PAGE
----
hearing examined, told, he said, an honourable tale of their industry
and good conduct, as well as of the seal and capabilities of their pre-
ceptors. He said that, not having expected such a brilliant display in
the various brauchesof education, he felt at aloss to express his sentiments
at such an unexpected pleasure. He then pointed out the many advan-
tages they were deriving from such a valuable institution^ and advised
them to walk steadily in the path they were pursuing. In conclusion,
he wished them many happy returns of such an interesting occasion,
and hoped that after having left school, while following their various
avocations, they would all enjoy those blessings which must result from
Huch an extensive and useful education as they were then receiving.

Visitors, ^e> — We append the following extracts from the " Visitors*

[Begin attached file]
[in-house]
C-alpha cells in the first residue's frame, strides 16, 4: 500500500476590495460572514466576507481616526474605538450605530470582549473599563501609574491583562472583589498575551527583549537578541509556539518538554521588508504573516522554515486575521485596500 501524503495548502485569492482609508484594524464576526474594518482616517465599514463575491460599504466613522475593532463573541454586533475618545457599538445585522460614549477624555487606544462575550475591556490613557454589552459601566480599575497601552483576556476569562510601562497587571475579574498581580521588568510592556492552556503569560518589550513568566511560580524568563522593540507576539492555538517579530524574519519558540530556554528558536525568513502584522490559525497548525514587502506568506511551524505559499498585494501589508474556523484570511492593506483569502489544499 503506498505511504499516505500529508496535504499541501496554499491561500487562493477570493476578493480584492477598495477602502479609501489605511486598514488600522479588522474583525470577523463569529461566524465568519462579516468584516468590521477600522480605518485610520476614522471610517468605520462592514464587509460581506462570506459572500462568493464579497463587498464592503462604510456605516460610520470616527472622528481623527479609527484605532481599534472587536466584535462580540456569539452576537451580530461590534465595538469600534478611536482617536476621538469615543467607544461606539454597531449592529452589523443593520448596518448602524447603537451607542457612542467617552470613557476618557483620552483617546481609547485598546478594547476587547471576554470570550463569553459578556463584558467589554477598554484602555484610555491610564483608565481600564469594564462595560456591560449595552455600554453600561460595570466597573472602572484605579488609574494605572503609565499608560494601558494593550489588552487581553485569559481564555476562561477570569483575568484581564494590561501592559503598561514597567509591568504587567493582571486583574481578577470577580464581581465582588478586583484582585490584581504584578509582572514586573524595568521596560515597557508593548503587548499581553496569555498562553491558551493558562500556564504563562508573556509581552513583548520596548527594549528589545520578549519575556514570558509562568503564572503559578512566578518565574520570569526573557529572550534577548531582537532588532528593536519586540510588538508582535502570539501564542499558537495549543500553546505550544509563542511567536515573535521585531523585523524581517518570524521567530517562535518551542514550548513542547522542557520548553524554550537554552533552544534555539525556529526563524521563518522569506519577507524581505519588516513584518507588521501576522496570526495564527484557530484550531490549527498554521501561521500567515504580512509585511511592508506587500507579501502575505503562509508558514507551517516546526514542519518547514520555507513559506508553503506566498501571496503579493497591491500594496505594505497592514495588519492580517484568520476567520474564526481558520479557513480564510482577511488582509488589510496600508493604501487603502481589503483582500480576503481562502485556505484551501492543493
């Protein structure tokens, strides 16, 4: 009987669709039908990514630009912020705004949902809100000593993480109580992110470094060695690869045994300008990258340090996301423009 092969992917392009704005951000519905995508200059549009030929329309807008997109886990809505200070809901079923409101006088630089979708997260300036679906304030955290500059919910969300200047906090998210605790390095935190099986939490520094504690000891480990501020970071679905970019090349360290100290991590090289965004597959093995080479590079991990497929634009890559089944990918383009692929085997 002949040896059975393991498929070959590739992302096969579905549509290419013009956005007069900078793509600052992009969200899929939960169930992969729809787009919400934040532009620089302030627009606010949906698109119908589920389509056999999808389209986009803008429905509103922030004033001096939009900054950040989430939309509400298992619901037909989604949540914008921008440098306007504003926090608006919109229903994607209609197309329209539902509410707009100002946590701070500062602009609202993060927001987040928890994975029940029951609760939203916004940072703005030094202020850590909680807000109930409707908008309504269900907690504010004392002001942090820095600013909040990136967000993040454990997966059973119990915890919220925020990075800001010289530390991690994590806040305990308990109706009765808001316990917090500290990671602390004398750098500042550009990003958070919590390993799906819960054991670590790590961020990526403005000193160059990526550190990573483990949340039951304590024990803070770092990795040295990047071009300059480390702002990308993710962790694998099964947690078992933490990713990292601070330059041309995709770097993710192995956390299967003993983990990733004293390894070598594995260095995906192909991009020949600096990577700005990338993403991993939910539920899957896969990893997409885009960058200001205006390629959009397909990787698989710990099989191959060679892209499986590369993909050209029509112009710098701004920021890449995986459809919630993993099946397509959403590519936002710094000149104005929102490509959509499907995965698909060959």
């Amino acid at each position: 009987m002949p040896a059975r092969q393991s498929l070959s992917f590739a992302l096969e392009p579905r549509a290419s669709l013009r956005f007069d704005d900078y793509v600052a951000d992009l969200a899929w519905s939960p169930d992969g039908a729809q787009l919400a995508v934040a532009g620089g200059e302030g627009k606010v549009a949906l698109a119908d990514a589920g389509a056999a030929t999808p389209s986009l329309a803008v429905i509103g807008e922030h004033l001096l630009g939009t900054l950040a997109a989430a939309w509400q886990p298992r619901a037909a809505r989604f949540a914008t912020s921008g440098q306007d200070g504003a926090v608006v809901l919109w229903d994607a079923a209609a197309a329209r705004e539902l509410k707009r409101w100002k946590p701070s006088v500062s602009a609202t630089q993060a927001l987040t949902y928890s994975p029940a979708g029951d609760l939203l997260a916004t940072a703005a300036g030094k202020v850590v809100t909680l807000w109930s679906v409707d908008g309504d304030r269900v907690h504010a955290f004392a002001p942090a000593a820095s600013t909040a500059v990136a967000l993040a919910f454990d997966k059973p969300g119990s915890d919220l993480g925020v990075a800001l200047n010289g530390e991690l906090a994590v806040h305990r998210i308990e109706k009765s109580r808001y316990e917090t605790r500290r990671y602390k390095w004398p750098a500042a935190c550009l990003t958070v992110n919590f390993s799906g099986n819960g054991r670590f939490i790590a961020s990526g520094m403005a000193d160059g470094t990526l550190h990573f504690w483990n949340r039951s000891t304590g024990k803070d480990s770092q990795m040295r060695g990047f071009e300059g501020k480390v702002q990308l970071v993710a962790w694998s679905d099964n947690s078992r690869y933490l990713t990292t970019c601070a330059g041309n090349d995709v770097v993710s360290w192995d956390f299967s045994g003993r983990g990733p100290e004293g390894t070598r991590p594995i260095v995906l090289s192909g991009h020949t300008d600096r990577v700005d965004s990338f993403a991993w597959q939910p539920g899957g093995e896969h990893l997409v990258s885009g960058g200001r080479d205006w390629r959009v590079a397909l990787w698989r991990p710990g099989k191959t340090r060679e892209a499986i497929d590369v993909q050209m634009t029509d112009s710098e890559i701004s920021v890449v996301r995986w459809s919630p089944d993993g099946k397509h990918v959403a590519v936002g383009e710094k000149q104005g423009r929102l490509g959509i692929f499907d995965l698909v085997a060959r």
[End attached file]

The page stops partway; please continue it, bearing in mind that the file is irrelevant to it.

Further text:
Observation Book,'* the general tone of which, it will be seen, is highly
&vourable to the institution: —

Male Department.

lOth January. 1854.
This Ib my first visit to the Bailieborough District Model School. I reipret
that I had not time to hear more than one class examined. Mr. MacDonald
questioned the pupils in astronofny out of Br. SuUivan's *' Geography Gene-
ral! zed. '* Their answering exhibited the most gratifying proof of their mdustry
and quicknesSt and of the superior qualifications of their able Teacher. Mr.
8hcil conducts the music class very successfully ; his pupils have made satis-
factory progress, and deserve every encouragement. The drawing class has
only recently commenced.

Maurice Cross,
Secretaiy to the Commissioners of National Education.
VOL II. B 2



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S2

Appendix G»

I. Repurts on
Distriet Model
Schools.

BaiUeboro9igk,



Appendix to Twenty-first Report of Commissioners [1854

J&nuaiy SOth, 1854.

I visited tho schools this day, and I hare great pleasure in bearing testimony
to the orderly manner in which they have been conducted ; to the intelHgeDo